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As the Engineer Regiment considers how best to attract and retain the future leadership corps it needs-commissioned officers, noncommissioned officers, and civilians--for this new era of persistent conflict, there are three factors with major implications for the Regiment's current efforts.
Implications for the Present
Profession vs. Bureaucracy. First, the Army that the Engineer Regiment serves is always precariously balanced between being a trusted vocational profession and being just another governmental bureaucracy. For many valid reasons, it is incredibly important which culture--profession or bureaucracy--is predominant within the Army and within the unit climate of each of its subelements. Among the most important reasons for the Army to be a profession are the following:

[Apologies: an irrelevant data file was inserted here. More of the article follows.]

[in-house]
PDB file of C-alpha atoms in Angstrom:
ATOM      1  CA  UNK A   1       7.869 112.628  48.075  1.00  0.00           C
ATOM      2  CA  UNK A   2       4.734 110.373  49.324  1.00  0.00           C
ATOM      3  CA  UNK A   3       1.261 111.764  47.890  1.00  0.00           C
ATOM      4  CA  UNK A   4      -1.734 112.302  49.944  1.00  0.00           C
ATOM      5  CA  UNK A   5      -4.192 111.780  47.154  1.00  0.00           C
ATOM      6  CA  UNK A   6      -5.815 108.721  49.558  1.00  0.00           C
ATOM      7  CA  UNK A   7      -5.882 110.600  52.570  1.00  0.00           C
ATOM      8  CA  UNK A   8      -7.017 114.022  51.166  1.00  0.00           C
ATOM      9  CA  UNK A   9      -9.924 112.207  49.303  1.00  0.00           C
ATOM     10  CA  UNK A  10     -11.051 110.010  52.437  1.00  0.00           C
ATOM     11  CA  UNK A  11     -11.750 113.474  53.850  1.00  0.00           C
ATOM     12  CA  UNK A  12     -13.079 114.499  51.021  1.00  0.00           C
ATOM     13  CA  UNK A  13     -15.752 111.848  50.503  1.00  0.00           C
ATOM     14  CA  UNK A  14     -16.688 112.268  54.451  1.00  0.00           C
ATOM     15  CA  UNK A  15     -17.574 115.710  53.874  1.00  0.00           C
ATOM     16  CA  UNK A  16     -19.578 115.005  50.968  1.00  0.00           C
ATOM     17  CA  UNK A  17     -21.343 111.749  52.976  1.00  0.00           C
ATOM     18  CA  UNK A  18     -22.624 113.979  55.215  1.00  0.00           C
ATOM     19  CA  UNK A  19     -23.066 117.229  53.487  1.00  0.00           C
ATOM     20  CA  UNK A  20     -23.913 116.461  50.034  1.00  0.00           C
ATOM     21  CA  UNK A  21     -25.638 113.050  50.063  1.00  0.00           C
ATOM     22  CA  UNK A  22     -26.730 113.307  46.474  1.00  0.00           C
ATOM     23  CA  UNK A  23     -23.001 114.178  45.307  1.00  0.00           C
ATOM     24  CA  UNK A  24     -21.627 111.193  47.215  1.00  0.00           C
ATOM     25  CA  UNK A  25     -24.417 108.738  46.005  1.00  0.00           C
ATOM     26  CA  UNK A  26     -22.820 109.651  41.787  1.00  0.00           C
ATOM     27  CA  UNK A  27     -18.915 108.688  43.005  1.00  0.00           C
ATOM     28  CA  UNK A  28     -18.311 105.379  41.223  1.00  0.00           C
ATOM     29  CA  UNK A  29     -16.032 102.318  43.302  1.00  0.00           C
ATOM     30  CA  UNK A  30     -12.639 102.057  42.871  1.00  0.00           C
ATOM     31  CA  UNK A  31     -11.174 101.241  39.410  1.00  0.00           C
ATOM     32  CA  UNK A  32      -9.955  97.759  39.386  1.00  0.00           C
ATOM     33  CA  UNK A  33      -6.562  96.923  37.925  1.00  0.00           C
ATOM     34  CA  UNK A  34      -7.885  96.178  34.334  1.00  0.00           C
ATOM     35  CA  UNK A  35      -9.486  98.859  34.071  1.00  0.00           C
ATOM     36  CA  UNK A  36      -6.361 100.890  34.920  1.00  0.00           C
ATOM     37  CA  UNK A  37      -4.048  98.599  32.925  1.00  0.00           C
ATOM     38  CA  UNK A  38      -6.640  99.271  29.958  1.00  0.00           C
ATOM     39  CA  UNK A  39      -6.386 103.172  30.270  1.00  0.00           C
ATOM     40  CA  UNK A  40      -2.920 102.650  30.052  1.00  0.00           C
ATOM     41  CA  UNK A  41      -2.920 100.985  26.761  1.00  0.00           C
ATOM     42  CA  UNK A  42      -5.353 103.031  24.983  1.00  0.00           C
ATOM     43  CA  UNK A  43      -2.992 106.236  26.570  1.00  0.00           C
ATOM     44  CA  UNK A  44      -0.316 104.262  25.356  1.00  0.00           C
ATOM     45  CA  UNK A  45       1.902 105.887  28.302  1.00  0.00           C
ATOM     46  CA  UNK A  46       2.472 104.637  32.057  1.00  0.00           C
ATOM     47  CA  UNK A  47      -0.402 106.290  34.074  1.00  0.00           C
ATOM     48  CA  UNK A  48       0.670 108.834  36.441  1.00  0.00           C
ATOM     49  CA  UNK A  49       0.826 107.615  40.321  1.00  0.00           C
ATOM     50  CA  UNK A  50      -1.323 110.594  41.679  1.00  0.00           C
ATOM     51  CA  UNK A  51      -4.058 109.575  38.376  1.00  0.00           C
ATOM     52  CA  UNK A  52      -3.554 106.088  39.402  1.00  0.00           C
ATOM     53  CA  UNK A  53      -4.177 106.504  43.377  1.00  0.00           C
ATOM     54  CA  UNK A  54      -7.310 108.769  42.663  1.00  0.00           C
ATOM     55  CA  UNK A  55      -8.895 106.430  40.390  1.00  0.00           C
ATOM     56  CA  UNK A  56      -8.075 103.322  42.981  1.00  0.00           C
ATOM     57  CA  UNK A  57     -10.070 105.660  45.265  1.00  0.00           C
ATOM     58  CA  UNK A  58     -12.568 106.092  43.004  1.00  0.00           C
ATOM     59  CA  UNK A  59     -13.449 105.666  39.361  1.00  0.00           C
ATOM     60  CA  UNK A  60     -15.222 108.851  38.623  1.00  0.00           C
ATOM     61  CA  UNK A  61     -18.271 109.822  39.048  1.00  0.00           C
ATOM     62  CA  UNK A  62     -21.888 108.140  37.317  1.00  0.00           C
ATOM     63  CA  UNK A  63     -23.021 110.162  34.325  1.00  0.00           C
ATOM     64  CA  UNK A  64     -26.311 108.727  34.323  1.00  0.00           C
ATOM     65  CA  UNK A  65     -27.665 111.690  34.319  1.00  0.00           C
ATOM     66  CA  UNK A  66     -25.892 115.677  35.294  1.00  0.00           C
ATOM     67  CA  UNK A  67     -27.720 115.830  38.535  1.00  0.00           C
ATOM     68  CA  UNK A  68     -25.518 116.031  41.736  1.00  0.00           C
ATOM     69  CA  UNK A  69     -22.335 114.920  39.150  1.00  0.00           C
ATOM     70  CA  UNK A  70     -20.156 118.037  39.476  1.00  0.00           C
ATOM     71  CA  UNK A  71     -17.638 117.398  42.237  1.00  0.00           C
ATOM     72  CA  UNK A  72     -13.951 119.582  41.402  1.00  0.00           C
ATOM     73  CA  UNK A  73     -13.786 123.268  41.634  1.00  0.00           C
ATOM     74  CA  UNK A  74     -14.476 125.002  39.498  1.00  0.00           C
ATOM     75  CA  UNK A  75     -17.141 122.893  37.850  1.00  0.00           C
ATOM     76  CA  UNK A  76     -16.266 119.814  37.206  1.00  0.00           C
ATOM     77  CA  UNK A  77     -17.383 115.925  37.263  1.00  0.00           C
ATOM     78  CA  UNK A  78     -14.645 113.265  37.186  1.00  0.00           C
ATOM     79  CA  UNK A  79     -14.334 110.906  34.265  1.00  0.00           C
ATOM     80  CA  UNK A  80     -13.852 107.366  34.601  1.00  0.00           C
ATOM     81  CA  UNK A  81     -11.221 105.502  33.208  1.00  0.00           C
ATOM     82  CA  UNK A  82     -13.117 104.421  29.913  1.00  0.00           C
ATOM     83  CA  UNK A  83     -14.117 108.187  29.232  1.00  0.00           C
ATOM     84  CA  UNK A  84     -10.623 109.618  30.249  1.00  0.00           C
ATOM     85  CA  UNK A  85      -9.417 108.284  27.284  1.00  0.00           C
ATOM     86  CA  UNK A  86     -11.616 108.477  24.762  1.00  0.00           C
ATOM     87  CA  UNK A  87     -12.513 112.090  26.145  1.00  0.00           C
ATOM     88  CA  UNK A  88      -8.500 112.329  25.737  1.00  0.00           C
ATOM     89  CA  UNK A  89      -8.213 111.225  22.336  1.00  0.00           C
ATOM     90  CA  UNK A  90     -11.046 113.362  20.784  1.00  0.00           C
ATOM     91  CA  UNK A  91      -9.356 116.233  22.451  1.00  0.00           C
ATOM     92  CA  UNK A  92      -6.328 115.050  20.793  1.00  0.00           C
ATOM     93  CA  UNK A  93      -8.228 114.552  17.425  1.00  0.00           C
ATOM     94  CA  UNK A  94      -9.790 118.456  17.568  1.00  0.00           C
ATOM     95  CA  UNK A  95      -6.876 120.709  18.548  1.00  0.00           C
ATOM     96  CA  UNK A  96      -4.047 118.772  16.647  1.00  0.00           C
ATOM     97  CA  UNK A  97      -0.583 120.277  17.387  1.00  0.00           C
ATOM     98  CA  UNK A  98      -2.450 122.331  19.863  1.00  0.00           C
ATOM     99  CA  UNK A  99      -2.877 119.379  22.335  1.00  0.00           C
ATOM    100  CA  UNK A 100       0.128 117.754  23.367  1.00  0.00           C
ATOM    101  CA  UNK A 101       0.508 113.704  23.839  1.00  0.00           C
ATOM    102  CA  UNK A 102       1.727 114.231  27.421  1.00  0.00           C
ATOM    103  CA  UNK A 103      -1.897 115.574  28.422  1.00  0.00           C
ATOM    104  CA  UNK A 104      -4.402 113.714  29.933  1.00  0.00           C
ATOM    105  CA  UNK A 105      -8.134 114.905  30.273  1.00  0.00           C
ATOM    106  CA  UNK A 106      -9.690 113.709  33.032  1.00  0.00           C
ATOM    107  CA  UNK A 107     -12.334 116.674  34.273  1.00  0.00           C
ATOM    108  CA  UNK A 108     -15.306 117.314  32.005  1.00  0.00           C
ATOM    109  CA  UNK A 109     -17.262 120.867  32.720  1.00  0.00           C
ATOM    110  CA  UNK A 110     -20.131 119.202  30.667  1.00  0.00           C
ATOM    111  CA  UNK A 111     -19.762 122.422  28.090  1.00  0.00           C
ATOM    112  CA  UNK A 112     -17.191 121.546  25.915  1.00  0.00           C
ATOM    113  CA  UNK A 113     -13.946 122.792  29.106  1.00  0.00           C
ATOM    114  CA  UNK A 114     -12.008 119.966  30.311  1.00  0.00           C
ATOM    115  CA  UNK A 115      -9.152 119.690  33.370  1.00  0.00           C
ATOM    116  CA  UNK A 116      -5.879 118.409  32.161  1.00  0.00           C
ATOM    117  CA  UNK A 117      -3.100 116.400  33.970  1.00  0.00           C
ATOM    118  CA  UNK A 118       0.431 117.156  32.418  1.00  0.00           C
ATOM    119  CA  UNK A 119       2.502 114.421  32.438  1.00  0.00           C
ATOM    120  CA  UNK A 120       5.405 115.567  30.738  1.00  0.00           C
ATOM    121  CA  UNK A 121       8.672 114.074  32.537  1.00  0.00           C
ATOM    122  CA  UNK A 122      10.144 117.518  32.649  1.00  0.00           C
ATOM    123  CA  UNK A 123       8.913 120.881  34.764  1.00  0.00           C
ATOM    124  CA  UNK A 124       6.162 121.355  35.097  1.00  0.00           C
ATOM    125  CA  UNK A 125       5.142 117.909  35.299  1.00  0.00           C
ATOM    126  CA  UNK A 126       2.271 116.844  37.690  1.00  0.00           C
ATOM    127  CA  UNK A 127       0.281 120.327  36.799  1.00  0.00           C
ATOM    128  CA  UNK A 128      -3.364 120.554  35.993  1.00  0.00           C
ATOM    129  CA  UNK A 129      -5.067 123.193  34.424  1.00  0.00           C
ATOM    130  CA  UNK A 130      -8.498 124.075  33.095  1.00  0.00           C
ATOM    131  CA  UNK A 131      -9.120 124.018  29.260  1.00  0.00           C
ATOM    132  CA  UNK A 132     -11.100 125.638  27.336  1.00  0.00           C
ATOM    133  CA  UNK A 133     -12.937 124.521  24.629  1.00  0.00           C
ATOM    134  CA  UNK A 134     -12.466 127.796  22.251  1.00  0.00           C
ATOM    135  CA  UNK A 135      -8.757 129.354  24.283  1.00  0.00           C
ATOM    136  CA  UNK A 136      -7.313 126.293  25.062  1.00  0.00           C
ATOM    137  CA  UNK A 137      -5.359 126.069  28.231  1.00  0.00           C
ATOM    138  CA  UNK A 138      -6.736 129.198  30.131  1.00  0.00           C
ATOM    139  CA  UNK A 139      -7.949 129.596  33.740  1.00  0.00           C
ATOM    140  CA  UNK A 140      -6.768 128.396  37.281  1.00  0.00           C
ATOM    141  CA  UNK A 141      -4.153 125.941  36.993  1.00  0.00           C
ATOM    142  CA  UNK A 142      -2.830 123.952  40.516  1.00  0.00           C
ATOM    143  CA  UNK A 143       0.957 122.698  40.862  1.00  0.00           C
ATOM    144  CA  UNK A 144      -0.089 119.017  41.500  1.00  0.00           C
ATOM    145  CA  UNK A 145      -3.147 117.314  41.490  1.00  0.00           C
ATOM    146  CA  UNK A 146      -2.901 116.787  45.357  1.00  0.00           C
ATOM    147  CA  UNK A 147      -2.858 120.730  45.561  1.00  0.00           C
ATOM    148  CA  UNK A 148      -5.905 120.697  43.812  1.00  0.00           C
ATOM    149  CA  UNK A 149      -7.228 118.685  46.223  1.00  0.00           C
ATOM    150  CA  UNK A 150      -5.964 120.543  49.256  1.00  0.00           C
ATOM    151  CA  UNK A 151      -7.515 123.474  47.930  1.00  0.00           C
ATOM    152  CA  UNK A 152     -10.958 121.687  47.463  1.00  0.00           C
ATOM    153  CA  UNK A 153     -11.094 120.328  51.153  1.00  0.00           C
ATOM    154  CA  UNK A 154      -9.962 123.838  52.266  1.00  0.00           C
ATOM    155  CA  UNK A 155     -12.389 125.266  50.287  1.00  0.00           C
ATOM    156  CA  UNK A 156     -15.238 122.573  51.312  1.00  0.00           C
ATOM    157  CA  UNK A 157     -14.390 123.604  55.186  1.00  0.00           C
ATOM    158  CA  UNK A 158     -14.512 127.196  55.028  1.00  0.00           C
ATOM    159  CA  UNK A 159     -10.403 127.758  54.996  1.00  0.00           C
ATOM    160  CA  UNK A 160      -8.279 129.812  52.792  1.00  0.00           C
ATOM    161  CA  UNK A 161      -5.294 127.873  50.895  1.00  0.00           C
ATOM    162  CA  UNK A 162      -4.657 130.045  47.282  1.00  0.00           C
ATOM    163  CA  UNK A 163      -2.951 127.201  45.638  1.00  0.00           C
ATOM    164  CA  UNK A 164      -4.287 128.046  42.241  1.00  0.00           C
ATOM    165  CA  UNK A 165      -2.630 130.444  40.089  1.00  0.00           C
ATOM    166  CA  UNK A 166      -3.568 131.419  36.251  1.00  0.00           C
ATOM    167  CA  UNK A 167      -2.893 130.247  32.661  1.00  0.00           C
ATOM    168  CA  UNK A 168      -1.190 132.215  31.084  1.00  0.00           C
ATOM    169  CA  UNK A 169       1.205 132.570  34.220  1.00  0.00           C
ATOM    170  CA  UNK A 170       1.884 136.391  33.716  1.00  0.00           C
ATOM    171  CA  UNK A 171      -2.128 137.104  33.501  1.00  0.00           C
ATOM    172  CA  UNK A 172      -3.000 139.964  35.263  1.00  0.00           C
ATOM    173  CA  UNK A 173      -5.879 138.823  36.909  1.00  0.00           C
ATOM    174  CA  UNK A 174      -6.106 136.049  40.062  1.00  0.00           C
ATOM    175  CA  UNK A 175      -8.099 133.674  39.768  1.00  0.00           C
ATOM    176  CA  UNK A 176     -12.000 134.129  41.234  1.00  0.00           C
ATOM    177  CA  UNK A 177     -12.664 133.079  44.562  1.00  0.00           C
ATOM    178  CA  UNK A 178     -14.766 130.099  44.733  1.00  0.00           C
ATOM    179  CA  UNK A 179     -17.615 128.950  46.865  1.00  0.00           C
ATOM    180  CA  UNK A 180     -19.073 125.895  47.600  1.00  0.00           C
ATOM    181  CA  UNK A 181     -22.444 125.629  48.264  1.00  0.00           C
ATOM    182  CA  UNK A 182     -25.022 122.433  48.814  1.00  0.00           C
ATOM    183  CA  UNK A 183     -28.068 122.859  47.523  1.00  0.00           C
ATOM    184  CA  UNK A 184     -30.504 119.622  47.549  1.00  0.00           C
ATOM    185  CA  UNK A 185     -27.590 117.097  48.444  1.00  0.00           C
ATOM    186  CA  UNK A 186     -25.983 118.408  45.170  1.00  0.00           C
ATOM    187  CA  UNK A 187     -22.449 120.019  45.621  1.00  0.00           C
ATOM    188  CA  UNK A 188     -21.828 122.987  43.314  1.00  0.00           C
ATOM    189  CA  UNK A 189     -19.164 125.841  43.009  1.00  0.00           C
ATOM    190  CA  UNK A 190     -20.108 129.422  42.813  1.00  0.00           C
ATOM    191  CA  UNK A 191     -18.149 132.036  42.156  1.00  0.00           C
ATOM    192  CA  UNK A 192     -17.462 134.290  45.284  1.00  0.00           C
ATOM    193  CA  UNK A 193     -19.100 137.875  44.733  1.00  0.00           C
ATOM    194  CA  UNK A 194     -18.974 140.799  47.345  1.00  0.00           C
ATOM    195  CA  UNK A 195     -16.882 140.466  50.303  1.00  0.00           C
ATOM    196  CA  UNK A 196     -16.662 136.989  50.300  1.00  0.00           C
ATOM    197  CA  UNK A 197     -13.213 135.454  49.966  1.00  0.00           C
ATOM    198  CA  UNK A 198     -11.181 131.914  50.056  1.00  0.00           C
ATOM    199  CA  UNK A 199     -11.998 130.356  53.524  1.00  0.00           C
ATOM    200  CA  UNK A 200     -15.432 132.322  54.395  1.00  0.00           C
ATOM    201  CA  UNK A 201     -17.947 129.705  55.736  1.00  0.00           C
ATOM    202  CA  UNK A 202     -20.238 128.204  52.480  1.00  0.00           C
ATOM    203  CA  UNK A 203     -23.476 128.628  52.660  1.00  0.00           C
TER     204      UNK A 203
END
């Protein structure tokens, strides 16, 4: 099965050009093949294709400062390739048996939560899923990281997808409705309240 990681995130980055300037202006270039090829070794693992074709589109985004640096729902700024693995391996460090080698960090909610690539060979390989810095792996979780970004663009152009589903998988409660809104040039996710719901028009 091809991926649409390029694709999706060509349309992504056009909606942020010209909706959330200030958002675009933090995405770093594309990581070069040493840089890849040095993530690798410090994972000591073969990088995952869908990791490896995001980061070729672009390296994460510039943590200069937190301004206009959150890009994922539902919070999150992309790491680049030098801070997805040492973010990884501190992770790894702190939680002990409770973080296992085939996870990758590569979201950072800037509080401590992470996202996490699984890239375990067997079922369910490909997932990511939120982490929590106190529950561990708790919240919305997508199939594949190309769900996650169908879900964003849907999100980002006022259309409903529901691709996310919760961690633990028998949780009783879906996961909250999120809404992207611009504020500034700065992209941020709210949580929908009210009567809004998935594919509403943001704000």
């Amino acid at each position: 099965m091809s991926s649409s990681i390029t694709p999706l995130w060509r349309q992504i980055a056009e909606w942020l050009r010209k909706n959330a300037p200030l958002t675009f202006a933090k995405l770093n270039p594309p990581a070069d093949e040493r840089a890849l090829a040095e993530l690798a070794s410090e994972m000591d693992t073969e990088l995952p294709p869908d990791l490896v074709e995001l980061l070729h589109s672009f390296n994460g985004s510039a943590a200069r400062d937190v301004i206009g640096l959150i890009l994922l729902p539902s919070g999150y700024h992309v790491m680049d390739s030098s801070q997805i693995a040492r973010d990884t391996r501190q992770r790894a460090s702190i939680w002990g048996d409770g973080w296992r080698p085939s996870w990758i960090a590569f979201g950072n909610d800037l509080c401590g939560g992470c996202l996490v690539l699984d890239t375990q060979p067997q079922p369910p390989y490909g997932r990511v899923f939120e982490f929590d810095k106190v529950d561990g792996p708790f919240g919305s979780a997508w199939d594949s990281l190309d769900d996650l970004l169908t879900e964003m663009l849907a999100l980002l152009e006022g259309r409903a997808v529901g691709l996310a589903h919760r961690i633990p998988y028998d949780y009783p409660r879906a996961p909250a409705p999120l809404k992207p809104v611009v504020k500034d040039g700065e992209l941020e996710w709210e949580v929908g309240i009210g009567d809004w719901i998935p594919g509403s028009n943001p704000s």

* There is no history of a bureaucracy ever creating the expert knowledge and practice of modern warfare. If America is to have effecive land forces, the United States Army must be, and function as, a profession--not as a bureaucracy.
* Without a professional culture and its inherent ethos, the essential trust relationship between the Army and the American people it serves--one based on the Army's expert capabilities and the effectiveness of their use--will be ruptured and …